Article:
Author of Suffering Eyes, feels animals' pain, puts words into action

By Desmond Devoy
Perth Courier; January 23, 2014
[Edited and abridged with permission]

Animals cannot speak for themselves, so Franceen Neufeld has.

Rather, she has put her thoughts into words, in a new book entitled Suffering Eyes: A Chronicle of Awakening, published by Purposeful Publishing of Perth.

While she lives in the Sydenham area near Kingston, the publishing company is run by her son, Calvin Neufeld, and the experience proved cathartic, if painful.

She felt the need to put pen to paper "when I felt really alone with all of the painful experiences I was hearing about," said Neufeld during an interview in her son's living room, surrounded by three pugs - two sleeping on Calvin, one snoring - a cat, dog toys scattered everywhere, and a large painting of a hippopotamus on the wall behind her.

She had tried talking about it to people she knew, but found that "the people who didn't care, didn't want to hear, and the people who cared, didn't want to hear more than they already had."

But, "when you see suffering, you want to help," she said. "All I knew to do was to write."

So, she started filing blog postings on a regular basis, with an eye towards collecting them up and making a book out of them: but not before some soulsearching.

"For a very long time, I resisted because I knew I couldn't bear it... but it was eating away at me," she said. "It was destroying me by not doing it."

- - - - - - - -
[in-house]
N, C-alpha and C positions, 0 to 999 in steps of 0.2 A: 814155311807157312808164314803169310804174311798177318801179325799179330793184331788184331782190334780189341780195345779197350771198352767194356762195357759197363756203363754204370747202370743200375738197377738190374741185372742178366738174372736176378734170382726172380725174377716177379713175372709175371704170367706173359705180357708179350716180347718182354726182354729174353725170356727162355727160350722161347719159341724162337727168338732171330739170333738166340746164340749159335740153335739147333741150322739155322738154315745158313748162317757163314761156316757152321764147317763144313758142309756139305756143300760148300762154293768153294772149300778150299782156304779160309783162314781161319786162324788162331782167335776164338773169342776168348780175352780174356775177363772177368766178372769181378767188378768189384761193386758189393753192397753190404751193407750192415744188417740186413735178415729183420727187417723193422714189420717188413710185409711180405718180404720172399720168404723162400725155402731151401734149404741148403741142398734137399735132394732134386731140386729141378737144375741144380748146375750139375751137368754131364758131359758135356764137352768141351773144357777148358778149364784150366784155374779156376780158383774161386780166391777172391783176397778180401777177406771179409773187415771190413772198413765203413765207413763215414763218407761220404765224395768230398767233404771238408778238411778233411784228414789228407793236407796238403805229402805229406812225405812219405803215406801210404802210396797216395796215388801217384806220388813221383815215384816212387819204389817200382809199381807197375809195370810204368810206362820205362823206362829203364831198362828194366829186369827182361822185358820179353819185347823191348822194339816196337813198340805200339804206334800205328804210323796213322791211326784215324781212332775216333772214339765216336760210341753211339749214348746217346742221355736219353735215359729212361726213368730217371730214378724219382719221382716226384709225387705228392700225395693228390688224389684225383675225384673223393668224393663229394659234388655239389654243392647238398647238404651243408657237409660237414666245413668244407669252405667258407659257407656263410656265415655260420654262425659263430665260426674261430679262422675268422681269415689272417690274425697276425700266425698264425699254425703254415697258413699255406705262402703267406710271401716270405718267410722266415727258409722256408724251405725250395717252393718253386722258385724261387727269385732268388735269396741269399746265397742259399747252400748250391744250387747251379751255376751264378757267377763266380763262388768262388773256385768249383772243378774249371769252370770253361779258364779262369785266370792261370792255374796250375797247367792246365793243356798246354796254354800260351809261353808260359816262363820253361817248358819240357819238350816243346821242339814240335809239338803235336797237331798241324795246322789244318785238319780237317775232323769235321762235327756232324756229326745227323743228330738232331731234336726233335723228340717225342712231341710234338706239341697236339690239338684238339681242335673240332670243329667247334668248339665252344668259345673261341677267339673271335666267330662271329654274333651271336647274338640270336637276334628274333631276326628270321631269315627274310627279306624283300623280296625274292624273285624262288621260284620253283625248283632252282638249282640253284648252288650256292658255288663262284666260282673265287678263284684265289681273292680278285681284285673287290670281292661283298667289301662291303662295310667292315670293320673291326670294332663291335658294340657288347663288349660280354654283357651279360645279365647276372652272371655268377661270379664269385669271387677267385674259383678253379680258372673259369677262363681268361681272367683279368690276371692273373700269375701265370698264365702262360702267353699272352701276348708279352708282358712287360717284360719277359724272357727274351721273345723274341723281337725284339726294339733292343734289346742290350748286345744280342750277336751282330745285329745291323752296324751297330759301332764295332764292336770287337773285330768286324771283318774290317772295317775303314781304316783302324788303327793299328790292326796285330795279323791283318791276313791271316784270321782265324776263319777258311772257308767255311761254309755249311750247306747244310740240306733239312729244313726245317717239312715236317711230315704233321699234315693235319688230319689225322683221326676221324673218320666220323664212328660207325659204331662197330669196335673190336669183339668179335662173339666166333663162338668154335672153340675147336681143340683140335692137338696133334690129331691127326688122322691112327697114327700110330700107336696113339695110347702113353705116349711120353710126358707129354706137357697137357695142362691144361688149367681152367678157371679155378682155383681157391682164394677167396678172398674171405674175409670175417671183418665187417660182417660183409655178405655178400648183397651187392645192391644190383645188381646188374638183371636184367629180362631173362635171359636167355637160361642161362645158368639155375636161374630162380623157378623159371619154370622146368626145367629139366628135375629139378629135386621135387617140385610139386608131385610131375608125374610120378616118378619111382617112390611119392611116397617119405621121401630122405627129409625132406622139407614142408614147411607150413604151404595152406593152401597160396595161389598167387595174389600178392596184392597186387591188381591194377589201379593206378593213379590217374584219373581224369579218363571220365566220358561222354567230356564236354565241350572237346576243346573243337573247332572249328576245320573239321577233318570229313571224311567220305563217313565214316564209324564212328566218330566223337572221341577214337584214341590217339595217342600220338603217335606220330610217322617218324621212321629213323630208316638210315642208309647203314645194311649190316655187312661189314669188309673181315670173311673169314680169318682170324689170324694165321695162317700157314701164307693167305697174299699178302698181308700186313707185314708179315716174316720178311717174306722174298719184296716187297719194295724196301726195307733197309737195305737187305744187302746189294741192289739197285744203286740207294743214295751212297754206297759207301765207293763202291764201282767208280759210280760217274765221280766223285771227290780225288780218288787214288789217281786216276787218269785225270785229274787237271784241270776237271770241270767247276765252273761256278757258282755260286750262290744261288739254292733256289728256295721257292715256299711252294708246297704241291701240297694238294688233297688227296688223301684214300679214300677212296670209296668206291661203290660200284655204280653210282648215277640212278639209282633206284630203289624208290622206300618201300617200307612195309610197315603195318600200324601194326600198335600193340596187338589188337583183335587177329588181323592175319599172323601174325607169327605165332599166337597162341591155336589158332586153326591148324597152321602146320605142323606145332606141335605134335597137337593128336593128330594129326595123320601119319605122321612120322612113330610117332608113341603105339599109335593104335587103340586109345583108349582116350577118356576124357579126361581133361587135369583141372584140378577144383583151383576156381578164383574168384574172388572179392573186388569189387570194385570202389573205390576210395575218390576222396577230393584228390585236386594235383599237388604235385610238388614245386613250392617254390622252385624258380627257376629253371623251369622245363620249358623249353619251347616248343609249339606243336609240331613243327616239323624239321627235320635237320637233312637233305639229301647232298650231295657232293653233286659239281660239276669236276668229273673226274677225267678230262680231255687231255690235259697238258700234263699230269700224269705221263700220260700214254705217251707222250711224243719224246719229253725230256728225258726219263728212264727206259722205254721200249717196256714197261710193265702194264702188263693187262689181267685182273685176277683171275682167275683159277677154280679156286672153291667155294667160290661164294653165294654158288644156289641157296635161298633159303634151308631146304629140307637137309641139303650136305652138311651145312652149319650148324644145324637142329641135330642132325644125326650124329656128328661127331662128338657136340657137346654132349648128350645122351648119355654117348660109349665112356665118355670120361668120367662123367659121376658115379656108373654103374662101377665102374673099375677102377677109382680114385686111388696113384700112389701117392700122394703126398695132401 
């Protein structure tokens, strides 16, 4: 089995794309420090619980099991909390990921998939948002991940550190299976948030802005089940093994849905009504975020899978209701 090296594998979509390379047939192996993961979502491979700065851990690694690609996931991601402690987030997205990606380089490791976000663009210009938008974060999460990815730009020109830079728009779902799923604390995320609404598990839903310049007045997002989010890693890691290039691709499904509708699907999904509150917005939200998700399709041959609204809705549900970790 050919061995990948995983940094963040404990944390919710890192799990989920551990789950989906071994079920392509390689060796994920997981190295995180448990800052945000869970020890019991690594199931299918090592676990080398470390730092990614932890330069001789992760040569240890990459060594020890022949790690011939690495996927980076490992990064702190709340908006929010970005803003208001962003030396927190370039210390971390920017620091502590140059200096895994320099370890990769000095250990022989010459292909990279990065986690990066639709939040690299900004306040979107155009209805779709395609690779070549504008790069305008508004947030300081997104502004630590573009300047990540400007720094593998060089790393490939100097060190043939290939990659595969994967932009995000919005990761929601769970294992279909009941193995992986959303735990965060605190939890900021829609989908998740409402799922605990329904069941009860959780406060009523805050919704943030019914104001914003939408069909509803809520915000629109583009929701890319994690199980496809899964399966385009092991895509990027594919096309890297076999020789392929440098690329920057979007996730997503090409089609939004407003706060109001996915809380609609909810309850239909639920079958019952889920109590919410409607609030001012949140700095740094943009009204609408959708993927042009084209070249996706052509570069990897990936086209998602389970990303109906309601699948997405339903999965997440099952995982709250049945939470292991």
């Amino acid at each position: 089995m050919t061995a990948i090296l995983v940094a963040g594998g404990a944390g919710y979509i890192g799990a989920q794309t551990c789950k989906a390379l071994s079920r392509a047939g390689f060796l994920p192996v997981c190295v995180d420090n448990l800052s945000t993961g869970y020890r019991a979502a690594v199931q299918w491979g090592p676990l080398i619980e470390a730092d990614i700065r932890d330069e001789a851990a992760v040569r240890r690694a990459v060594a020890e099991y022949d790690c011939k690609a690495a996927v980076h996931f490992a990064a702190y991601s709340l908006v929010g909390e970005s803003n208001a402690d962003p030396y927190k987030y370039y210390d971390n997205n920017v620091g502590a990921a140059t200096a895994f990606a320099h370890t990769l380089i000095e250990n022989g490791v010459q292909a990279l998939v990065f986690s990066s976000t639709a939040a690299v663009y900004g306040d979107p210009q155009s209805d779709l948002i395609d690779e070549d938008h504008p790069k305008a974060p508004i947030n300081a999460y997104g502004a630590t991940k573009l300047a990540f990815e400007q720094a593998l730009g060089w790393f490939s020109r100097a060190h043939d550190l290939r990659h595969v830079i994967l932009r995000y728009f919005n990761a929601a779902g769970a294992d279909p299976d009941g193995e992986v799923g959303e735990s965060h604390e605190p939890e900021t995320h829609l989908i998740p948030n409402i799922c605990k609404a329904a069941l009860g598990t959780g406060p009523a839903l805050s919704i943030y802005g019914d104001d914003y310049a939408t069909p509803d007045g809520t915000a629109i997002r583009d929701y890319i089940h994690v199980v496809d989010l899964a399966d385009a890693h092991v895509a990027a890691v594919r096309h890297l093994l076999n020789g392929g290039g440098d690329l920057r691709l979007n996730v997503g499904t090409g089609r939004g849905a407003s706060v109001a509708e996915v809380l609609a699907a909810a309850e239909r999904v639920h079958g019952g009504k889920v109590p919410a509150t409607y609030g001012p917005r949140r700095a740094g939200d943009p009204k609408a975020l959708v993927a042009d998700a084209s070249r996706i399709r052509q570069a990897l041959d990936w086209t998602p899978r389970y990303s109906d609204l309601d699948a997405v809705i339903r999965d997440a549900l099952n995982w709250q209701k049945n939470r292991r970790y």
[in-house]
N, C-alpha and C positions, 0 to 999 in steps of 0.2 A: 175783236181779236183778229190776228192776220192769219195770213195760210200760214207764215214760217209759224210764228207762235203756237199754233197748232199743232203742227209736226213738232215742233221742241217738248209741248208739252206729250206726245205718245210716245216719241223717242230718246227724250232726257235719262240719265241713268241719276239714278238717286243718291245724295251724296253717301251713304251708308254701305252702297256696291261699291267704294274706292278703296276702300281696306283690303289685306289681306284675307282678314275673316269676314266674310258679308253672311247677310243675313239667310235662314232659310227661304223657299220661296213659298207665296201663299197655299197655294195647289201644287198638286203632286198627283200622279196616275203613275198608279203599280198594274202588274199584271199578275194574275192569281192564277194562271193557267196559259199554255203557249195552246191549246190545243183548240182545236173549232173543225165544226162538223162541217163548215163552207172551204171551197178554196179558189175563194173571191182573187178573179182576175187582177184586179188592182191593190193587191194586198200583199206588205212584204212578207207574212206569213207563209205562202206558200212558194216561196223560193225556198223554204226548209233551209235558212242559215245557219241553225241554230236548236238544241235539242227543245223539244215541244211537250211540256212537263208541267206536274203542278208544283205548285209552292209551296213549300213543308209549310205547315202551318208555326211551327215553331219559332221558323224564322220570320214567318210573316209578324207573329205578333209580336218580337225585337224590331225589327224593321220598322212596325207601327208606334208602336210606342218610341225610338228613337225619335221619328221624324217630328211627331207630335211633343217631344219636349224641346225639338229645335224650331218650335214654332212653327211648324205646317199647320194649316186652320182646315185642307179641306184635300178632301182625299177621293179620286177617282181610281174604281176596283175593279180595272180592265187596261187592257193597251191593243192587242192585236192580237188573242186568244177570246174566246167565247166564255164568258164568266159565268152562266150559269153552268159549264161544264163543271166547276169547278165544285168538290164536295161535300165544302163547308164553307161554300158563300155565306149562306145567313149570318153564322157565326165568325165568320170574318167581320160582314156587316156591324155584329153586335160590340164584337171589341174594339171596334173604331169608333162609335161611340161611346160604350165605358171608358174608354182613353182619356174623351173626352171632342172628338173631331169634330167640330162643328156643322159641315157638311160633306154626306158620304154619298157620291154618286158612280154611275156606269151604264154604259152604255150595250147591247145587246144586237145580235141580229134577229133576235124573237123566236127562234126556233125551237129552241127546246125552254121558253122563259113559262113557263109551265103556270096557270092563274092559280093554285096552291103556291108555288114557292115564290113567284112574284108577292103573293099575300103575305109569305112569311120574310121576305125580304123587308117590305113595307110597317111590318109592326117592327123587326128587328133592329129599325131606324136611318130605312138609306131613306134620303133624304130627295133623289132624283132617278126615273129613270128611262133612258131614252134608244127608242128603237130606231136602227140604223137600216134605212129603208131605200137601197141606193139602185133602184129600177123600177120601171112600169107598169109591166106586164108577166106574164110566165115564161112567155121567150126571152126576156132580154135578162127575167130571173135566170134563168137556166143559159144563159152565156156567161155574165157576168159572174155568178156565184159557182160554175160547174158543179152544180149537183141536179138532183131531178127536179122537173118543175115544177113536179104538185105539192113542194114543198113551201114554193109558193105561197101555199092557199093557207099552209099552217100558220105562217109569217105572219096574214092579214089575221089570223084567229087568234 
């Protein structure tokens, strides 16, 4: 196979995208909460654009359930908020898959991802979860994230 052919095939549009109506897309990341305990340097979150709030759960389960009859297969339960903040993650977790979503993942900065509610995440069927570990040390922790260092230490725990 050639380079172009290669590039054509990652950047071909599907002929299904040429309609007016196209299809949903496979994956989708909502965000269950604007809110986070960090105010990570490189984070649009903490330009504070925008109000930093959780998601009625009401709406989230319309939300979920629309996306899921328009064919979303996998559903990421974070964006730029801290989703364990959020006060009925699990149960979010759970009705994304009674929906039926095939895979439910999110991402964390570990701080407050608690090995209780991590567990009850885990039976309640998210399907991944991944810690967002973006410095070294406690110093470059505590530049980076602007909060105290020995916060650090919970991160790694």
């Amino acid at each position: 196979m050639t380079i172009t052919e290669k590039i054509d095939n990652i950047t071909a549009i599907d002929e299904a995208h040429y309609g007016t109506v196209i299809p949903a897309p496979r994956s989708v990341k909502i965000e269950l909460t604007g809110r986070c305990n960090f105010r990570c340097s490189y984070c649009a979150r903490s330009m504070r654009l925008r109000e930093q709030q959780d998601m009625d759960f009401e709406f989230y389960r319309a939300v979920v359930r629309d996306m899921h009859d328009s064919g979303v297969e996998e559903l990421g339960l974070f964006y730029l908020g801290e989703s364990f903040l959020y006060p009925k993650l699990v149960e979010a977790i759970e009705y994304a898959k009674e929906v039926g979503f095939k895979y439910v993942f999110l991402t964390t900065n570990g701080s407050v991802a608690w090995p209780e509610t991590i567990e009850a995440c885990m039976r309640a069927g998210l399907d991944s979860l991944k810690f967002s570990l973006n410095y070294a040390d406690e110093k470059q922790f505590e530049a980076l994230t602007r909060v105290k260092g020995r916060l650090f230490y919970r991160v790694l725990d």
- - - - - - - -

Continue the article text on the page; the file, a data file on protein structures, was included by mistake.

The straw that broke the camel's back, so to speak, was yet another story of animal cruelty, about a chicken decapitated by a machine at a factory farming facility.

"Whenever we see (upsetting) images, we look away," she said. "Everybody turns. The tragedy is that turning away allows it to be perpetuated."

For as bad as she was feeling, the pain abused animals feel, she thought, was much worse. She got to the point where she said, "I don't care what happens to me because I need to save them."

Published last November, the book is only available to order online, by donation. They are not looking to make a profit off of the book, but any funds raised will go towards farmed animal sanctuaries.

"Nobody has the right to profit from the suffering of others," Calvin said.

In December, Calvin visited Kemptville's Big Sky Ranch Animal Sanctuary - the first recipient of the book's proceeds - and was delighted by what he saw. "I was so moved to see the place," he said. "There was so much joy in the animals, the volunteers."

The second half of the book is made up of follow-up reflections on her previous postings in the first half. Franceen drew upon her academic background, studying theology at Montreal's McGill University, in writing the book - without making the book an academic tome. Writing about such an emotional issue, she needed the editorial eye of her son to accompany her in the process.

"We were amazed, in many cases, how deeply we felt," admitted Calvin. "We needed to do some unpacking." In fact, he often advised his mother, "you haven't gone deeply enough yet."

Other times, she did dig a little too deeply.